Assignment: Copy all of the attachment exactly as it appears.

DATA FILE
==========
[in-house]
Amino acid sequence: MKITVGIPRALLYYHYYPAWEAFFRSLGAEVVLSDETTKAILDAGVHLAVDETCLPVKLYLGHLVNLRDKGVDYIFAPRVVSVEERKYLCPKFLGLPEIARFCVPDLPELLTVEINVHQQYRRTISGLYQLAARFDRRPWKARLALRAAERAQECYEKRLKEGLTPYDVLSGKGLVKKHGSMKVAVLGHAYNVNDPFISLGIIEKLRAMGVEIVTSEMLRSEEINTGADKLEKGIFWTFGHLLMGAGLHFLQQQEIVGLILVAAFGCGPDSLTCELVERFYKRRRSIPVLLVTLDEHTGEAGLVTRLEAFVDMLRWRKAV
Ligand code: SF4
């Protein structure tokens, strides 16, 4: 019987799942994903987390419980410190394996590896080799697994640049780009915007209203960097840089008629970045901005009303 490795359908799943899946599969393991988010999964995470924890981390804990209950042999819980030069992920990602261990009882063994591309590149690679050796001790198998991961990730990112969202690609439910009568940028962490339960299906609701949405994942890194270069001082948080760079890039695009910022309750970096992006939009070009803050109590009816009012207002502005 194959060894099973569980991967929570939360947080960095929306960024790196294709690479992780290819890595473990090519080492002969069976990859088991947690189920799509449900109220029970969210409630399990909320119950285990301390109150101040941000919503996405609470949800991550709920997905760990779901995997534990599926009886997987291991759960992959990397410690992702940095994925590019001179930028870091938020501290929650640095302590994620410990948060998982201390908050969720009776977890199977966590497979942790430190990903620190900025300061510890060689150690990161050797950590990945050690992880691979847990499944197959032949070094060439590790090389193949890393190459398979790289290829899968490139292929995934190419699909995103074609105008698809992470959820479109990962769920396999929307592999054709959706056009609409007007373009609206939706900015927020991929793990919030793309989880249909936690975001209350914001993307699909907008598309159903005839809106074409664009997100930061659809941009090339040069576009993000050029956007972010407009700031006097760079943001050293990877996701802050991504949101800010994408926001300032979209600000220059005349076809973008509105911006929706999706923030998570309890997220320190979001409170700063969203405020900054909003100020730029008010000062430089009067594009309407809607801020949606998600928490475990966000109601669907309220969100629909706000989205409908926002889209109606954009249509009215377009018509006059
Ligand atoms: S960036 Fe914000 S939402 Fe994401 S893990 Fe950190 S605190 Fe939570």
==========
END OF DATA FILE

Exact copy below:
[in-house]
Amino acid sequence: MKITVGIPRALLYYHYYPAWEAFFRSLGAEVVLSDETTKAILDAGVHLAVDETCLPVKLYLGHLVNLRDKGVDYIFAPRVVSVEERKYLCPKFLGLPEIARFCVPDLPELLTVEINVHQQYRRTISGLYQLAARFDRRPWKARLALRAAERAQECYEKRLKEGLTPYDVLSGKGLVKKHGSMKVAVLGHAYNVNDPFISLGIIEKLRAMGVEIVTSEMLRSEEINTGADKLEKGIFWTFGHLLMGAGLHFLQQQEIVGLILVAAFGCGPDSLTCELVERFYKRRRSIPVLLVTLDEHTGEAGLVTRLEAFVDMLRWRKAV
Ligand code: SF4
């Protein structure tokens, strides 16, 4: 019987799942994903987390419980410190394996590896080799697994640049780009915007209203960097840089008629970045901005009303 490795359908799943899946599969393991988010999964995470924890981390804990209950042999819980030069992920990602261990009882063994591309590149690679050796001790198998991961990730990112969202690609439910009568940028962490339960299906609701949405994942890194270069001082948080760079890039695009910022309750970096992006939009070009803050109590009816009012207002502005 194959060894099973569980991967929570939360947080960095929306960024790196294709690479992780290819890595473990090519080492002969069976990859088991947690189920799509449900109220029970969210409630399990909320119950285990301390109150101040941000919503996405609470949800991550709920997905760990779901995997534990599926009886997987291991759960992959990397410690992702940095994925590019001179930028870091938020501290929650640095302590994620410990948060998982201390908050969720009776977890199977966590497979942790430190990903620190900025300061510890060689150690990161050797950590990945050690992880691979847990499944197959032949070094060439590790090389193949890393190459398979790289290829899968490139292929995934190419699909995103074609105008698809992470959820479109990962769920396999929307592999054709959706056009609409007007373009609206939706900015927020991929793990919030793309989880249909936690975001209350914001993307699909907008598309159903005839809106074409664009997100930061659809941009090339040069576009993000050029956007972010407009700031006097760079943001050293990877996701802050991504949101800010994408926001300032979209600000220059005349076809973008509105911006929706999706923030998570309890997220320190979001409170700063969203405020900054909003100020730029008010000062430089009067594009309407809607801020949606998600928490475990966000109601669907309220969100629909706000989205409908926002889209109606954009249509009215377009018509006059
Ligand atoms: S960036 Fe914000 S939402 Fe994401 S893990 Fe950190 S605190 Fe939570």